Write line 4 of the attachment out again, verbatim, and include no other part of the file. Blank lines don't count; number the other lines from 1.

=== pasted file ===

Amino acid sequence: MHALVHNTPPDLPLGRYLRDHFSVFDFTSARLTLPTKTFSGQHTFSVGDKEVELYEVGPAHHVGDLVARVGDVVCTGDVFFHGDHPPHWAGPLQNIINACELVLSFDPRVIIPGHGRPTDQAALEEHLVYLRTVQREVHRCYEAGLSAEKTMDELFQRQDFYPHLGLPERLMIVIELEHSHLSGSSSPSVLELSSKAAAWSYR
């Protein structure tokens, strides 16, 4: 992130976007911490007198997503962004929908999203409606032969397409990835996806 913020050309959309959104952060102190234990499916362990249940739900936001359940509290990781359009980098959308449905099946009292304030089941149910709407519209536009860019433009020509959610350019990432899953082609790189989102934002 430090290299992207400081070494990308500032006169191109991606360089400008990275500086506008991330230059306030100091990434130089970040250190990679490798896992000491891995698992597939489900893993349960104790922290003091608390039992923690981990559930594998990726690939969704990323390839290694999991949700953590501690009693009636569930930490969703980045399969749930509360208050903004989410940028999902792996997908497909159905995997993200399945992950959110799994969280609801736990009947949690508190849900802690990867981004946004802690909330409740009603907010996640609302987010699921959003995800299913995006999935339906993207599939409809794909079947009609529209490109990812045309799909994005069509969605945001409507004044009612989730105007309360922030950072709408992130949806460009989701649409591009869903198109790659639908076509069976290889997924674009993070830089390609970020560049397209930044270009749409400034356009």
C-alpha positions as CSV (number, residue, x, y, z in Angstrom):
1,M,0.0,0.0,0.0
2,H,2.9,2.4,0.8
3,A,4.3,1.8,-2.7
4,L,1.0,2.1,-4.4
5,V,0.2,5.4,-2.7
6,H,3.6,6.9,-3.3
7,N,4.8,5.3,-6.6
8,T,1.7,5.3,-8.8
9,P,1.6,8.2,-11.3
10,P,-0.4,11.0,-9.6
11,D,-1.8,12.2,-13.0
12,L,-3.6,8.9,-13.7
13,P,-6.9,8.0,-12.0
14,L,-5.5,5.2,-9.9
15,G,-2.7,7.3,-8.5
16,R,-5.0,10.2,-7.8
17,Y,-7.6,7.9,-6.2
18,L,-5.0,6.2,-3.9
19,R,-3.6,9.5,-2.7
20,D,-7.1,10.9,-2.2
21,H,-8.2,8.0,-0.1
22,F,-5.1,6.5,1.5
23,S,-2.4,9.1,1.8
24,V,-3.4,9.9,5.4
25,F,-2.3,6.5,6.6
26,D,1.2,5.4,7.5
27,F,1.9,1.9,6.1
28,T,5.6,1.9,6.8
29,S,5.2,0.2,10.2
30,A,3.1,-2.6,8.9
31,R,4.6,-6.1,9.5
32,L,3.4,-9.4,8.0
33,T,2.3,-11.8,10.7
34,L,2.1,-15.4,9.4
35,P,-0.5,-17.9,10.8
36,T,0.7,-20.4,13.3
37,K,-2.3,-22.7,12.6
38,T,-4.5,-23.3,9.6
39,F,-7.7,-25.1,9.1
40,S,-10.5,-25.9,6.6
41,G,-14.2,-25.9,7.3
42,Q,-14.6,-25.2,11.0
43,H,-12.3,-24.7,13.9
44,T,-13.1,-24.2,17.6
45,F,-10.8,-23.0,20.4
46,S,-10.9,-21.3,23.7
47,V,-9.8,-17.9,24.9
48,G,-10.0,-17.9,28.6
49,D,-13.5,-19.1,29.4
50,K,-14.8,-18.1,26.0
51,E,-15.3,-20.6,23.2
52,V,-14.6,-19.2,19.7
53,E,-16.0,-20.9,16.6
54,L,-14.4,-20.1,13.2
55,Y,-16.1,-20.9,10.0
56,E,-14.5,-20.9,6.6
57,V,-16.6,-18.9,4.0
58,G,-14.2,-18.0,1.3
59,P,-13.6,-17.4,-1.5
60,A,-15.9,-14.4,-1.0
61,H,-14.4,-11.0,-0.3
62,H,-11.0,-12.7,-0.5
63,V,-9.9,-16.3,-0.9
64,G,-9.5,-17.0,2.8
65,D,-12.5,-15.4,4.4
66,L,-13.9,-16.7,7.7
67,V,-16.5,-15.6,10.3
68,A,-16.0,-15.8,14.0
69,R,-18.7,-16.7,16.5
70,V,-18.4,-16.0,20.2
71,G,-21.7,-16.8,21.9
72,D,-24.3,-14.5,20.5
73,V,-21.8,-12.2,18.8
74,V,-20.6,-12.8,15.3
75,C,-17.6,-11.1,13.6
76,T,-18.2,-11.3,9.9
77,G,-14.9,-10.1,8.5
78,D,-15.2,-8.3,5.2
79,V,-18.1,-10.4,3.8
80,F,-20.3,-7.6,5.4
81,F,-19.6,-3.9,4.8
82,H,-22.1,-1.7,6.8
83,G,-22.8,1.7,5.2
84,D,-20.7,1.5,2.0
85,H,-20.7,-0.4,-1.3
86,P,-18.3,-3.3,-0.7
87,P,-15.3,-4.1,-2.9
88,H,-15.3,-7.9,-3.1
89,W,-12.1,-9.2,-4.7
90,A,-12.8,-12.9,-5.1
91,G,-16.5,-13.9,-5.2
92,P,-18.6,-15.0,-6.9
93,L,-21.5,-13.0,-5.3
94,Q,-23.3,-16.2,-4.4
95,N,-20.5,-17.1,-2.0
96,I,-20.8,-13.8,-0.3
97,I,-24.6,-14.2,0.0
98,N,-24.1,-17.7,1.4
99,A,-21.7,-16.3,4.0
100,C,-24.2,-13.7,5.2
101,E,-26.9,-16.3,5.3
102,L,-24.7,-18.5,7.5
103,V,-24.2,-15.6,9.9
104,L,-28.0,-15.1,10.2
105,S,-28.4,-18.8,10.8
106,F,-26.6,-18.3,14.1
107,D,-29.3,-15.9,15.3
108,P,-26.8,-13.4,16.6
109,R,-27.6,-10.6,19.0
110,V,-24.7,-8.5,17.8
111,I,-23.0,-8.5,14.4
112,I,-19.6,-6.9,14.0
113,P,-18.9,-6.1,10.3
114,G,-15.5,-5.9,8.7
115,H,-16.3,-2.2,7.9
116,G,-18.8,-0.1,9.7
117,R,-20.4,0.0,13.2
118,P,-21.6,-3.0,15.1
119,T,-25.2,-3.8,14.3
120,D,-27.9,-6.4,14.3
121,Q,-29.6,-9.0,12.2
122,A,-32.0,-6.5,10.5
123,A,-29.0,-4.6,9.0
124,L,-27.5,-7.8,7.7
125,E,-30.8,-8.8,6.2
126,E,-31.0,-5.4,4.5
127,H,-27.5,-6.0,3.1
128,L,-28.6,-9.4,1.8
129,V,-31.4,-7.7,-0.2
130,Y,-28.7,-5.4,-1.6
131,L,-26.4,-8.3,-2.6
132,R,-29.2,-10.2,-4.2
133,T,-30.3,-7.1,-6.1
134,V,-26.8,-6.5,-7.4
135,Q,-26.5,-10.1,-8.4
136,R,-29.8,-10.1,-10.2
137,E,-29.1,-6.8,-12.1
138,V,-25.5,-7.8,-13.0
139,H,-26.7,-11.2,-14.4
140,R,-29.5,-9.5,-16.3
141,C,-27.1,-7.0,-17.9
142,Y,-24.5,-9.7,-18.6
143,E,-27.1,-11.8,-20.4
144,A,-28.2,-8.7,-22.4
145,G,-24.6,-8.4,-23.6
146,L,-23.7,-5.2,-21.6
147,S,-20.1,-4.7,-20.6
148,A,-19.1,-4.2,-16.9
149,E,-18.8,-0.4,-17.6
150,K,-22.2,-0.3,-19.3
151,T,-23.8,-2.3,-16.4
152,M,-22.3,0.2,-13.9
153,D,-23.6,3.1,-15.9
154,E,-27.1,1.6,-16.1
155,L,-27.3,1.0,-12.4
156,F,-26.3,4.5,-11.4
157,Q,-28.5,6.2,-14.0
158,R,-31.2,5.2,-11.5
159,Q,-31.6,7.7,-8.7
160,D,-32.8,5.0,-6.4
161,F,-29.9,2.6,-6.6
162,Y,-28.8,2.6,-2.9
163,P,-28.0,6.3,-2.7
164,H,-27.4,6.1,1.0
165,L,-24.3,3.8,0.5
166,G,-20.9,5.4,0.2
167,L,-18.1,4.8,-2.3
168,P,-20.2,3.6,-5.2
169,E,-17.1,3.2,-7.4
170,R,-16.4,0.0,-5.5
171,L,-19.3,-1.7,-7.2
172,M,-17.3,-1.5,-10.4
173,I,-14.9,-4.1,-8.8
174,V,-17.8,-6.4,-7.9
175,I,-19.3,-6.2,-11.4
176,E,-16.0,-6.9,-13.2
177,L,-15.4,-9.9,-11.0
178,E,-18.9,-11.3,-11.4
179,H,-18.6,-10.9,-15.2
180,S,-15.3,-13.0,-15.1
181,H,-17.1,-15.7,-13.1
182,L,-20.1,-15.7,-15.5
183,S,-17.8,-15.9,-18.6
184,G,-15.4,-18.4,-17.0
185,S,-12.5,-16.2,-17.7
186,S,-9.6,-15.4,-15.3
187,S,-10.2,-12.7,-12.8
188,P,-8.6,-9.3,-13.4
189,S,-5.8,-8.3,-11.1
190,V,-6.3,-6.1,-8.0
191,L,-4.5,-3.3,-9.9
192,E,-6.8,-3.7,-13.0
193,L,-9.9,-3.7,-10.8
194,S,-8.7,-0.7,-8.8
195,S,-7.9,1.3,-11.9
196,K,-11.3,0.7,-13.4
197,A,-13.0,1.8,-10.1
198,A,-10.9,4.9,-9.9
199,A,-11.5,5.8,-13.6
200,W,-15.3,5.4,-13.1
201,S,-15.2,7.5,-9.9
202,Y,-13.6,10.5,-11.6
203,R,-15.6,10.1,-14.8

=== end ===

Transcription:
1,M,0.0,0.0,0.0